Melsisi is a boarding school for about half the students. The other half walk to school each day and walk home each evening. At first, I felt like the boarding students got the short end of the stick. Now, I’m not quite so sure, at least not for the girls.
Life in the village isn’t easy for a girl. I swear this country runs on the labor of pre-adolescent girls. They are expected to fetch and carry things on command, they run errands and pass messages, they wash their own and their family’s clothes, the cook, the wash dishes, the work in the gardens and still are expected to do their school work and pass their classes. I’m not saying that the women are slacking mind you, they also do all those things, but there is more work to take care of a family than one mama can provide.
All of that is not counting the intense social and familial pressure the girls get. They are expected to behave in certain ways, not be bad at anything while also not showing up their sisters, cousins and neighbors. They are expected to perform important public roles while being ashamed to be seen in a public role. They are continually changing their roles in the community as they get older, as older sisters get married and move away or younger sisters start school.
By going away to boarding school, they leave the family pressure behind. That doesn’t mean it is all light and roses in boarding school. They are under constant peer pressure from the girls in their dorms and they are scheduled in class or doing school-related work from 5:30 am to 9:30 pm. But the thing that made me consider this differently happen last weekend.
I was at an International Youth Day celebration. People had been uniformly invited to prepare a skit, drama, dance or song to perform as part of the festivities. The boarding girls did several dances that they had clearly rehearsed and worked hard on. Some girls were in more than one group and performed well in all of them and I think every boarding girl, or close to, participated. The girls from the village had one dance and one song that they did with the local Youth Group. (The Youth Group includes a year 8 and her mother, a woman who’s hair went white years ago and a few men who have children in primary school “Youth” Group is a loose term.) While waiting for the next group to come on, the MC played music and some of the boarding girls got up and danced with each other.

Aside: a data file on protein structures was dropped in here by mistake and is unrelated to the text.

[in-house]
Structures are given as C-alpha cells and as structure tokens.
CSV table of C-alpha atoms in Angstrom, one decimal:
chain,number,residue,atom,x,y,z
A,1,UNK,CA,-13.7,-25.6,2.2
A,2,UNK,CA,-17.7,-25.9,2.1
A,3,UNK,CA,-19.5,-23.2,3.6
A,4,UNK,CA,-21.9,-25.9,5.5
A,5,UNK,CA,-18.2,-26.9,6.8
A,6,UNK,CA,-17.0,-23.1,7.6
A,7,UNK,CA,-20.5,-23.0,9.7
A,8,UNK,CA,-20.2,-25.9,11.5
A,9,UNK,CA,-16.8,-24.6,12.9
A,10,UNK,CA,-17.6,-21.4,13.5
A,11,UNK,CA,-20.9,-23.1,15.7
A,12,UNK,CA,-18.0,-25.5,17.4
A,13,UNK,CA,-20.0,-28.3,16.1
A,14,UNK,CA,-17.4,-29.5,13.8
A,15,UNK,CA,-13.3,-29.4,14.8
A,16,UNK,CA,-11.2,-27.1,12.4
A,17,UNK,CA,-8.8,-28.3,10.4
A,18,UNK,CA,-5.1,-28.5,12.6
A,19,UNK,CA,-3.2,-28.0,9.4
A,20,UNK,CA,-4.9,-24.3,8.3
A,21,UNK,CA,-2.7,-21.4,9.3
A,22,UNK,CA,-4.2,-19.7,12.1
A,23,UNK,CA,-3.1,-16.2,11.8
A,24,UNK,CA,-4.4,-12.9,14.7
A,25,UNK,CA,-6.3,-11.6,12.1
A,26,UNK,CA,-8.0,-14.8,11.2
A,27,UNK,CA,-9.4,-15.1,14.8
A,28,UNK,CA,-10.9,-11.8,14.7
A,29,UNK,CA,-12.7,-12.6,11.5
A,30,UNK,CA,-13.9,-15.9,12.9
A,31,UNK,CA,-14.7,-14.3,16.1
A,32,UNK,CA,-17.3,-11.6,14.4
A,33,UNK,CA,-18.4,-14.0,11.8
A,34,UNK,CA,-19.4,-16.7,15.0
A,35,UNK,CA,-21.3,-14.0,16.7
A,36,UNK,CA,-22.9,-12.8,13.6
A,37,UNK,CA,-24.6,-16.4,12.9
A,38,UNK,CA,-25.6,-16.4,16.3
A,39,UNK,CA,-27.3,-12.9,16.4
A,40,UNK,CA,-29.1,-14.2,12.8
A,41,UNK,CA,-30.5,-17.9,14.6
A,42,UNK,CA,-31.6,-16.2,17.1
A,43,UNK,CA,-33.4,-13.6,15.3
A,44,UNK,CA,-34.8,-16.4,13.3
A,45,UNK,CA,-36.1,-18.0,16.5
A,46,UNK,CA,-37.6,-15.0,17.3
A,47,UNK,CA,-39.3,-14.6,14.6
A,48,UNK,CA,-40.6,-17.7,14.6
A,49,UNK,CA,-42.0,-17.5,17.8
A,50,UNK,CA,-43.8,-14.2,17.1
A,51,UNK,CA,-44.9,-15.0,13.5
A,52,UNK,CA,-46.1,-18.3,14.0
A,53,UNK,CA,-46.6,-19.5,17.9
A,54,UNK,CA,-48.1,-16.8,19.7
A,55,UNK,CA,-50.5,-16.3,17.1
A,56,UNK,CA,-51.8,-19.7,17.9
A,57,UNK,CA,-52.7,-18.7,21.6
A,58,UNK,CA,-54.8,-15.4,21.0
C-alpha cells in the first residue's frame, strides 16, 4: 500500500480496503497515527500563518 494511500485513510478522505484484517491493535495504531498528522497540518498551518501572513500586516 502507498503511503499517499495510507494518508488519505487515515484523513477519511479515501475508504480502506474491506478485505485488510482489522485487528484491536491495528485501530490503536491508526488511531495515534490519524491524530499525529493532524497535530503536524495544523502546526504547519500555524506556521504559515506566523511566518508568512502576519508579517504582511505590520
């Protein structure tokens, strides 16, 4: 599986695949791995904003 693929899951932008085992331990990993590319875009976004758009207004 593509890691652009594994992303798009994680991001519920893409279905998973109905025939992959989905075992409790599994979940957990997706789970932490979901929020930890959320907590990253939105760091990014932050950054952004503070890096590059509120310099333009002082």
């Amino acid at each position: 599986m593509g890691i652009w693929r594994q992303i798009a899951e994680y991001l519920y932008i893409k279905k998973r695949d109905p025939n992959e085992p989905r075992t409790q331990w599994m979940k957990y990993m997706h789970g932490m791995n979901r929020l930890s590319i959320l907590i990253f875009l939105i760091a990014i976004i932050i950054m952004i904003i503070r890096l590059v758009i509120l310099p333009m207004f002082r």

I don’t think the lack of participation on the part of the village girls was due to lack of interest. I think it is more that the boarders get a degree of freedom by leaving home. They aren’t being stared at by the same people who raised them and the people who they will live the rest of their lives with. It may also be that they have already pushed their boundaries once by going to boarding school which makes each consecutive push a little easier.
I’m just hypothesizing and philosophizing but it was an insight to me to think that the boarding girls may actually have a “better” life than the village girls. I don’t know.